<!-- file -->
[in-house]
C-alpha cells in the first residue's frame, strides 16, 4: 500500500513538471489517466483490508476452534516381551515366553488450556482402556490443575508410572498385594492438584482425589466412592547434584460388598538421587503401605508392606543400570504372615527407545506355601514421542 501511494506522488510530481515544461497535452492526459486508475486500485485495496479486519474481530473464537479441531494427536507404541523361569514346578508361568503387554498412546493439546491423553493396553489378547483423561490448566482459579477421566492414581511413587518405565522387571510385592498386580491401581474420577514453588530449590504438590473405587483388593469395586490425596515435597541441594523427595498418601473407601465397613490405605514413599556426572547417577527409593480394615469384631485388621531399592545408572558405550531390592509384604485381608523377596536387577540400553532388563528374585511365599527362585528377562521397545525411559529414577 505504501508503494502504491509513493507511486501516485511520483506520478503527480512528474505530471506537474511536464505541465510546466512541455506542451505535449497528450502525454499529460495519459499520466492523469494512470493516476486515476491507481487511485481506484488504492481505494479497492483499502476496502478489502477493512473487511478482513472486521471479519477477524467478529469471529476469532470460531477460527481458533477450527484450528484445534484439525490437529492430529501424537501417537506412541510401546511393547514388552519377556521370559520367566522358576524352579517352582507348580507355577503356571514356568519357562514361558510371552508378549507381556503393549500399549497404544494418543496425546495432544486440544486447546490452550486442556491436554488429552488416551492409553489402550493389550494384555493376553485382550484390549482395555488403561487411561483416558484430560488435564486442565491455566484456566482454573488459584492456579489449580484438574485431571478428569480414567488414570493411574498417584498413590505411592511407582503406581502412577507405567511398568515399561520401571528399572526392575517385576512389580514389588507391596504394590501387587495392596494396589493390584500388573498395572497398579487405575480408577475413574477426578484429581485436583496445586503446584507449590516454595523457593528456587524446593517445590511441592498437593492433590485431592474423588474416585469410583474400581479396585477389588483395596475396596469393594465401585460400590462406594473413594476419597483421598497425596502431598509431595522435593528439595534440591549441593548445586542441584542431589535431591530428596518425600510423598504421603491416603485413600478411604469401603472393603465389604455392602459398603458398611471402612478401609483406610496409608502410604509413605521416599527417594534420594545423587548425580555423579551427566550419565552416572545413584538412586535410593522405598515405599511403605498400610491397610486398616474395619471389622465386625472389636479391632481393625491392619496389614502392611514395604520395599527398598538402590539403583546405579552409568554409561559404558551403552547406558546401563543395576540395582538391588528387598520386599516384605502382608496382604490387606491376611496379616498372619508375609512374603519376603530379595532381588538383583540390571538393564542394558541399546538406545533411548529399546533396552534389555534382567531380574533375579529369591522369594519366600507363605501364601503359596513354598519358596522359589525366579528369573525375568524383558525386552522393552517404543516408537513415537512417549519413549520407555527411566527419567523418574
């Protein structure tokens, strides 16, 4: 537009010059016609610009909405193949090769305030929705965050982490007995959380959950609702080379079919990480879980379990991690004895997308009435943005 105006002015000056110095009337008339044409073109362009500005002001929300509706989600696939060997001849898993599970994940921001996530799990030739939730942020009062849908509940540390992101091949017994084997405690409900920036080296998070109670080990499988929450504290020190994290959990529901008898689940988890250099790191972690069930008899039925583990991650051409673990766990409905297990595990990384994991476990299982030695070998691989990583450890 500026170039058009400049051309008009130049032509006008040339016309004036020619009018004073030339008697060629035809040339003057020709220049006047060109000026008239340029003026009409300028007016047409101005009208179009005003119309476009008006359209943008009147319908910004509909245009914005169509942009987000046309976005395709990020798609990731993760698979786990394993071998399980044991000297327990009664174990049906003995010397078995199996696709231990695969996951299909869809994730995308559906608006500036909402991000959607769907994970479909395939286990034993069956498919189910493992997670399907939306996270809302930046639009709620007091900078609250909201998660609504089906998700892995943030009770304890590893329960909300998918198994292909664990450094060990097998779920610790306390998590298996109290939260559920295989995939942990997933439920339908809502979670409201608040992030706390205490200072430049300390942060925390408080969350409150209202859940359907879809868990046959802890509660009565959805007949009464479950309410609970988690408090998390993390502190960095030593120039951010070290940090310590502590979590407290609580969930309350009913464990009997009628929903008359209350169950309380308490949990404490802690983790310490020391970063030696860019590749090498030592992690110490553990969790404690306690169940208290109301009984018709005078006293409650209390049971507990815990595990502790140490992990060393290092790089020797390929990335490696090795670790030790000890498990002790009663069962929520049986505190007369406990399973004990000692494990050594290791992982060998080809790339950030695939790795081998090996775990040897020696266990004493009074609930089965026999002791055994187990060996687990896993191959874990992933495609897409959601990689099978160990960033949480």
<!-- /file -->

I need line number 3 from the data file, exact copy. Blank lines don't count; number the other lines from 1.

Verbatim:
């Protein structure tokens, strides 16, 4: 537009010059016609610009909405193949090769305030929705965050982490007995959380959950609702080379079919990480879980379990991690004895997308009435943005 105006002015000056110095009337008339044409073109362009500005002001929300509706989600696939060997001849898993599970994940921001996530799990030739939730942020009062849908509940540390992101091949017994084997405690409900920036080296998070109670080990499988929450504290020190994290959990529901008898689940988890250099790191972690069930008899039925583990991650051409673990766990409905297990595990990384994991476990299982030695070998691989990583450890 500026170039058009400049051309008009130049032509006008040339016309004036020619009018004073030339008697060629035809040339003057020709220049006047060109000026008239340029003026009409300028007016047409101005009208179009005003119309476009008006359209943008009147319908910004509909245009914005169509942009987000046309976005395709990020798609990731993760698979786990394993071998399980044991000297327990009664174990049906003995010397078995199996696709231990695969996951299909869809994730995308559906608006500036909402991000959607769907994970479909395939286990034993069956498919189910493992997670399907939306996270809302930046639009709620007091900078609250909201998660609504089906998700892995943030009770304890590893329960909300998918198994292909664990450094060990097998779920610790306390998590298996109290939260559920295989995939942990997933439920339908809502979670409201608040992030706390205490200072430049300390942060925390408080969350409150209202859940359907879809868990046959802890509660009565959805007949009464479950309410609970988690408090998390993390502190960095030593120039951010070290940090310590502590979590407290609580969930309350009913464990009997009628929903008359209350169950309380308490949990404490802690983790310490020391970063030696860019590749090498030592992690110490553990969790404690306690169940208290109301009984018709005078006293409650209390049971507990815990595990502790140490992990060393290092790089020797390929990335490696090795670790030790000890498990002790009663069962929520049986505190007369406990399973004990000692494990050594290791992982060998080809790339950030695939790795081998090996775990040897020696266990004493009074609930089965026999002791055994187990060996687990896993191959874990992933495609897409959601990689099978160990960033949480």